Permanent Marker

Review: Permanent Marker, Drayton Arms Theatre

Review: Permanent Marker, Drayton Arms Theatre

“It is both deeply upsetting and bizarrely hopeful – and utterly moving.”


Permanent Marker is a truly spectacular little play about trauma, coping and creativity.   

A 60-minute long monologue written by Claudia Vyvyan and starring recent Cambridge grad Flora MacAngus, it deals with themes as dark as they are important: experience of and recovery from sexual assault.  

Presented as a series of disconnected scenes divided with music and shoe changes, we see the protagonist at different stages of her life as she copes with eerily similar events. First, it is her boss. Then, a lover. Then, a partner. Whether it really is a monologue of one woman who keeps relieving the same experiences due to early trauma – or, as I prefer to believe, of an actress who literally and figuratively puts herself in different women’s shoes – is open to interpretation.  

There is no moral to this story. Its power lies precisely in the fact that there is no moral – there is no simple answer, no easy solution. The road out of the trauma is not bright and wide, nor does it lead outwards, Vyvyan seems to suggest. Instead, it is long and winding, and leading inward – the protagonist compares her own process of healing to kintsugi, the Japanese art of repairing broken pottery with lacquer mixed with powdered gold as if creating a brand new quality out of her traumatic experiences instead of running away from them.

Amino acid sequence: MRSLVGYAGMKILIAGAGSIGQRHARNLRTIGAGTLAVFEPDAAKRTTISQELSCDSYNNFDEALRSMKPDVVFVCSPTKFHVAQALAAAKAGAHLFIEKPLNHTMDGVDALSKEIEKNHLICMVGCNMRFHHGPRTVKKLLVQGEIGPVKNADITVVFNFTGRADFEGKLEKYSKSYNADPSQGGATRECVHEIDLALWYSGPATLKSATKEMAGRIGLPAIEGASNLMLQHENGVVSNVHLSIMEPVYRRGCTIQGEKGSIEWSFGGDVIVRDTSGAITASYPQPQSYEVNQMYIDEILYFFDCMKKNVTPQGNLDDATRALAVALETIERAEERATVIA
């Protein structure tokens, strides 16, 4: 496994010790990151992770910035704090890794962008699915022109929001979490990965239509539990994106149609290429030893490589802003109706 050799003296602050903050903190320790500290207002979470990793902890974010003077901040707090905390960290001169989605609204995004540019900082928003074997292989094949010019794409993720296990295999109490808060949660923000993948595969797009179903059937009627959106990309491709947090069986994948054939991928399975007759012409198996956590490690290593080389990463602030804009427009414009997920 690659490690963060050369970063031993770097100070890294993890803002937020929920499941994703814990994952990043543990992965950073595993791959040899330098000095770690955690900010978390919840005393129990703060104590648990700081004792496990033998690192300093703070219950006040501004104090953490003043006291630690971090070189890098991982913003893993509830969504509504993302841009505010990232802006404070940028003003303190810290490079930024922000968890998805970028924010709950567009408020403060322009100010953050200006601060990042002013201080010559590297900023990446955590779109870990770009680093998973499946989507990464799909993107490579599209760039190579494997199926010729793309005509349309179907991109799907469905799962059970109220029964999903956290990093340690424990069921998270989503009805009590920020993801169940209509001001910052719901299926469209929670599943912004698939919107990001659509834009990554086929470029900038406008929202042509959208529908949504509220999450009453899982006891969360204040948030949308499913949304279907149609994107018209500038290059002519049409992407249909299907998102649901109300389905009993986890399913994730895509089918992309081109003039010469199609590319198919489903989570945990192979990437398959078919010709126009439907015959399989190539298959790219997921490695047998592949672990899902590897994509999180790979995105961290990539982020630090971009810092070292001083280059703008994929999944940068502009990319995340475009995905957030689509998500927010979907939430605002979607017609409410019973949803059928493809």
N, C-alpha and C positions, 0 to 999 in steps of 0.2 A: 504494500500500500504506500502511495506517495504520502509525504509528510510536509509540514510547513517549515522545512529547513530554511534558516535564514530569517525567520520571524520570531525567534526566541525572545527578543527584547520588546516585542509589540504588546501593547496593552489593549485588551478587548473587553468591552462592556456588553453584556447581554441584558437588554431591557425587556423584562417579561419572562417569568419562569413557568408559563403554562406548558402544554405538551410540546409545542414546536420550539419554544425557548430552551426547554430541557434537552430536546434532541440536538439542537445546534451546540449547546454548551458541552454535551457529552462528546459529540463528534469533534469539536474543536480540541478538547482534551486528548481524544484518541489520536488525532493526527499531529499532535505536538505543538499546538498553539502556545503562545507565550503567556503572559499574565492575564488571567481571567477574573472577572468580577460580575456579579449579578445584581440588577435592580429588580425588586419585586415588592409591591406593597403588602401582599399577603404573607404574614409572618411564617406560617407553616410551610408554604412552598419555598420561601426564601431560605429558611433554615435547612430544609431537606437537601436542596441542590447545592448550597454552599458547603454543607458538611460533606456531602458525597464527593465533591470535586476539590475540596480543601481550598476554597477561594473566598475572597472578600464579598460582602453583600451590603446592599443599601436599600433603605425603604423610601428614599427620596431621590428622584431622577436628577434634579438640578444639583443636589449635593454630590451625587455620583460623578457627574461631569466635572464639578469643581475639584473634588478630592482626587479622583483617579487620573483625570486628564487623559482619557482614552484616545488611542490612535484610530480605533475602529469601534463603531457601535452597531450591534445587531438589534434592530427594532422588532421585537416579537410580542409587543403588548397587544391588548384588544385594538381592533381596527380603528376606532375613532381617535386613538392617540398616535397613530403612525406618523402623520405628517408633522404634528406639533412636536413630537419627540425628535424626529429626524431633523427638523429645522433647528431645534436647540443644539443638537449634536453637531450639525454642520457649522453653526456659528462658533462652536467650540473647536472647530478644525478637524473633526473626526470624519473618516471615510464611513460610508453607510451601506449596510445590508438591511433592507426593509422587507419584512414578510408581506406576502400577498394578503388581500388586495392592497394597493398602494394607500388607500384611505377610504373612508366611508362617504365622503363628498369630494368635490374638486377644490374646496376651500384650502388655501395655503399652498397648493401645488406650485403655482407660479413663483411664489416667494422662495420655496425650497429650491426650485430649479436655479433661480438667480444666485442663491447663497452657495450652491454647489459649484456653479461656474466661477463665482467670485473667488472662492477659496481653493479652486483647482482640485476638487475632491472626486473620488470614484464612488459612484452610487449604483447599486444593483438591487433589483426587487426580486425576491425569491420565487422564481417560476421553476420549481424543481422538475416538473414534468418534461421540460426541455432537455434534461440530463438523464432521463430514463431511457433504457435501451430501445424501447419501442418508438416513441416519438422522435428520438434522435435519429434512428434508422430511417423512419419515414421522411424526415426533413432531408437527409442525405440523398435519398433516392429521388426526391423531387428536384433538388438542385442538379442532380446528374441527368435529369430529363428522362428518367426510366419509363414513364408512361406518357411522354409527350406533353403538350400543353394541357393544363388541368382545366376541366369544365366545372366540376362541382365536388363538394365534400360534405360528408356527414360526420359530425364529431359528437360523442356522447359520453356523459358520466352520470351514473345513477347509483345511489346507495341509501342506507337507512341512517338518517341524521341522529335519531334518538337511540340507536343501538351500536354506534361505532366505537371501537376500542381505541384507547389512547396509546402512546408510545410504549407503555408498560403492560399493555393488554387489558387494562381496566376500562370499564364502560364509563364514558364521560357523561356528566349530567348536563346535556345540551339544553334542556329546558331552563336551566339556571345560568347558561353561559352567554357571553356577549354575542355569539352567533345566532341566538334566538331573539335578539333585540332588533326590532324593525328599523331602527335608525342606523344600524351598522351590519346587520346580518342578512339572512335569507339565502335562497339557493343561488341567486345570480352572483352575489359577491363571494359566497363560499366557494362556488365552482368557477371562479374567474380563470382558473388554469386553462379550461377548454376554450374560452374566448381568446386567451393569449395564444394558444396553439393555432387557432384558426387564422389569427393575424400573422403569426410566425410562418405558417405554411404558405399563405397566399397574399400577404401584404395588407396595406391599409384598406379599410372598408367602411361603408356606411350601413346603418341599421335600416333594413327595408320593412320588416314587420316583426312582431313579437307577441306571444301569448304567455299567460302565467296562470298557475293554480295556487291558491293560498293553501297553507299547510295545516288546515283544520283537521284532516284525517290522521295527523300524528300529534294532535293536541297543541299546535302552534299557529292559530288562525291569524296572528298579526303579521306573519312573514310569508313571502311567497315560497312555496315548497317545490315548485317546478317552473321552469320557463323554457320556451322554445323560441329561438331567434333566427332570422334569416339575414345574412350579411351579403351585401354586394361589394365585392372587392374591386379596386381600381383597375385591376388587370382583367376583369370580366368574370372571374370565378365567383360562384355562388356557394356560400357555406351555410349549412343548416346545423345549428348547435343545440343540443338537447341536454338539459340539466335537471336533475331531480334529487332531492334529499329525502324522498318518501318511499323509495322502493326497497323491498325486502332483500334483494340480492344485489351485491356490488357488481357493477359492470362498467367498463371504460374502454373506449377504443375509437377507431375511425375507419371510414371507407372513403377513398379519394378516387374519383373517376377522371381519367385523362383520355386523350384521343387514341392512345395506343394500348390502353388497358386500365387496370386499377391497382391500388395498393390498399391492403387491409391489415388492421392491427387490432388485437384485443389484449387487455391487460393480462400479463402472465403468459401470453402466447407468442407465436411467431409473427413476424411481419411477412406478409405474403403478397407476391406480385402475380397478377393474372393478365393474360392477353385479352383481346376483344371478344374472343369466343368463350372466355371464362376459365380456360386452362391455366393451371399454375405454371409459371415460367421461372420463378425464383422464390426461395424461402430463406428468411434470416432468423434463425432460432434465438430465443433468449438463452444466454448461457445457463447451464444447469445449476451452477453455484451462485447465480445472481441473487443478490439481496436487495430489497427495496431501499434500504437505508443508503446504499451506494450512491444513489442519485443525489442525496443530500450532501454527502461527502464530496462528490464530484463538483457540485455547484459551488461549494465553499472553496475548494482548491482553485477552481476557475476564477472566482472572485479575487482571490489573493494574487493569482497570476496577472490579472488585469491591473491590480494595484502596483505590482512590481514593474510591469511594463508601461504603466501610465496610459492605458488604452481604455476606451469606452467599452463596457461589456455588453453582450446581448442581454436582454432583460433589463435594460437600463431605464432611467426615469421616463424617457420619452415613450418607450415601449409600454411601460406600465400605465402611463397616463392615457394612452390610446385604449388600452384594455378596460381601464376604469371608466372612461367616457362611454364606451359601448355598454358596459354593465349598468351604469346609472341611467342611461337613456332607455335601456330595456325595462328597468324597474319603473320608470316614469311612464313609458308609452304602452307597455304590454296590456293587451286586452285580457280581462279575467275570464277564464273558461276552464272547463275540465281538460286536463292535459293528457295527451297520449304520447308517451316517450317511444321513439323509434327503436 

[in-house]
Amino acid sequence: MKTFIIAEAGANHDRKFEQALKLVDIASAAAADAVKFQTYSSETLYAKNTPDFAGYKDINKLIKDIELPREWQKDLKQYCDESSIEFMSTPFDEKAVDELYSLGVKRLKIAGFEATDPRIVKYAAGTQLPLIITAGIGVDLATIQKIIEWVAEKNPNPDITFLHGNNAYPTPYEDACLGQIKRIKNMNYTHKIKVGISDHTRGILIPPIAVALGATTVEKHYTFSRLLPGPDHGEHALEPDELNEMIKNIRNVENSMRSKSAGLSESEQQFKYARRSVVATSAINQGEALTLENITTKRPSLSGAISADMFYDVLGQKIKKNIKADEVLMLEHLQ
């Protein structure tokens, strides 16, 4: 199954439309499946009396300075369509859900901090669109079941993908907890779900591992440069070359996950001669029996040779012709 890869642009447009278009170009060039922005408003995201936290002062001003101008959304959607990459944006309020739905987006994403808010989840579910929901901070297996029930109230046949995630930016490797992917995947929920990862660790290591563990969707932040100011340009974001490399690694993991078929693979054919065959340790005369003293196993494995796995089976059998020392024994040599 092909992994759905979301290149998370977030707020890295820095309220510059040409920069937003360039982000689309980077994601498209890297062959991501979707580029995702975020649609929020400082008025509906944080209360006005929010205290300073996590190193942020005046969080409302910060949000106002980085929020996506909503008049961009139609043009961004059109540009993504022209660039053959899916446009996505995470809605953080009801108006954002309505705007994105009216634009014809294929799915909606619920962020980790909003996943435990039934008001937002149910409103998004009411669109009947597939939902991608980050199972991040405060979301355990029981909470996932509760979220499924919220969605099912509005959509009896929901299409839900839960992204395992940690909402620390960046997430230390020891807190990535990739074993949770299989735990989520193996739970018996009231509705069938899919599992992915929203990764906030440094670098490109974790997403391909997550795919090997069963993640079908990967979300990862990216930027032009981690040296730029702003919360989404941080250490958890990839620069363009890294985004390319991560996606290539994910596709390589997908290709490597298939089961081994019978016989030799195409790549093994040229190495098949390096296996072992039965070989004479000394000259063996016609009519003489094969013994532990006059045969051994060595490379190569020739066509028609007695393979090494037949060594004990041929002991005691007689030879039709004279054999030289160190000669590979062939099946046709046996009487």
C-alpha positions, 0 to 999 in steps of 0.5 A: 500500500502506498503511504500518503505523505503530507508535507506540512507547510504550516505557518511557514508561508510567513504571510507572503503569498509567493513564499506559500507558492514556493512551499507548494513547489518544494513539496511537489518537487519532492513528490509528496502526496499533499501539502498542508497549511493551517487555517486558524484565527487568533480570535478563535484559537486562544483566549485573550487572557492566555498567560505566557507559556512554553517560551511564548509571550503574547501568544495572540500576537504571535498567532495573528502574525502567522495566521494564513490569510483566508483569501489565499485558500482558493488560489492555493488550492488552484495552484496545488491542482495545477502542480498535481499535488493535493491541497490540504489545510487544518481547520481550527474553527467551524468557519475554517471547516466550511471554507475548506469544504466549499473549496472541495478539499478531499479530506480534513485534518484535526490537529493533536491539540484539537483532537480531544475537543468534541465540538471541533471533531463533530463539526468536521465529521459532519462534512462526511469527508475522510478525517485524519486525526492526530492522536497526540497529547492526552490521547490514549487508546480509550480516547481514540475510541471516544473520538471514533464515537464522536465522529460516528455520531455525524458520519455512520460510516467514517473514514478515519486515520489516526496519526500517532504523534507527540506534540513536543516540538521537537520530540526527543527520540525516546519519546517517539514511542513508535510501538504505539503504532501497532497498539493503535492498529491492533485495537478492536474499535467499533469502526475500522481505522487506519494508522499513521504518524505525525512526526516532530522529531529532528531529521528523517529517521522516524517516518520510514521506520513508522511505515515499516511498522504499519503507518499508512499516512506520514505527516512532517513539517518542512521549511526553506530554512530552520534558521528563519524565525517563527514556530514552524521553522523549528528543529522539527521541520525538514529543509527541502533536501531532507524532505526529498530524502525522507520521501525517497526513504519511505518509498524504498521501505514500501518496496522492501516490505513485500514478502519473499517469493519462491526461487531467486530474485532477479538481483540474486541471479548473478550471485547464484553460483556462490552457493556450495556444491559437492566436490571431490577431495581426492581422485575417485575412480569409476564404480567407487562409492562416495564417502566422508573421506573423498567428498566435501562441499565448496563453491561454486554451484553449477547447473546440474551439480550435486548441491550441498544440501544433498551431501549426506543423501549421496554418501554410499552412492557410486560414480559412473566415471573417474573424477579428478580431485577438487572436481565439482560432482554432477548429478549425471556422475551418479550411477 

Permanent Marker is deeply introspective. Sometimes almost too introspective, too visceral, too real. But it is desperately needed to unsheathe the sheer terror of the act and the real toll it takes on the victim’s life.   

Flora MacAngus delivers the monologue with captivating sincerity. She appears to live and breathe her lines and possesses them completely – there are no illogical lacunas in her acting, no mishaps, no miscues. It’s sharp and brilliant.   

And it can be because the writing is sublime. The closer our heroine is to the truth, to her truth, the simpler the language becomes. Conversely, when we hear her using complex literary metaphors, she appears detached – dissociated even – from the situation, almost as if observing it from the outside. 

Ending the show is a wistful rendition of Gloria Gaynor’s I Will Survive. But it so seems that our protagonist is interested in something beyond survival. By the end she appears to have discovered some odd beauty in her own experiences, or at least creative inspiration. It is both deeply upsetting and bizarrely hopeful – and utterly moving. 

Drayton Arms Theatre, ran 29-30 July.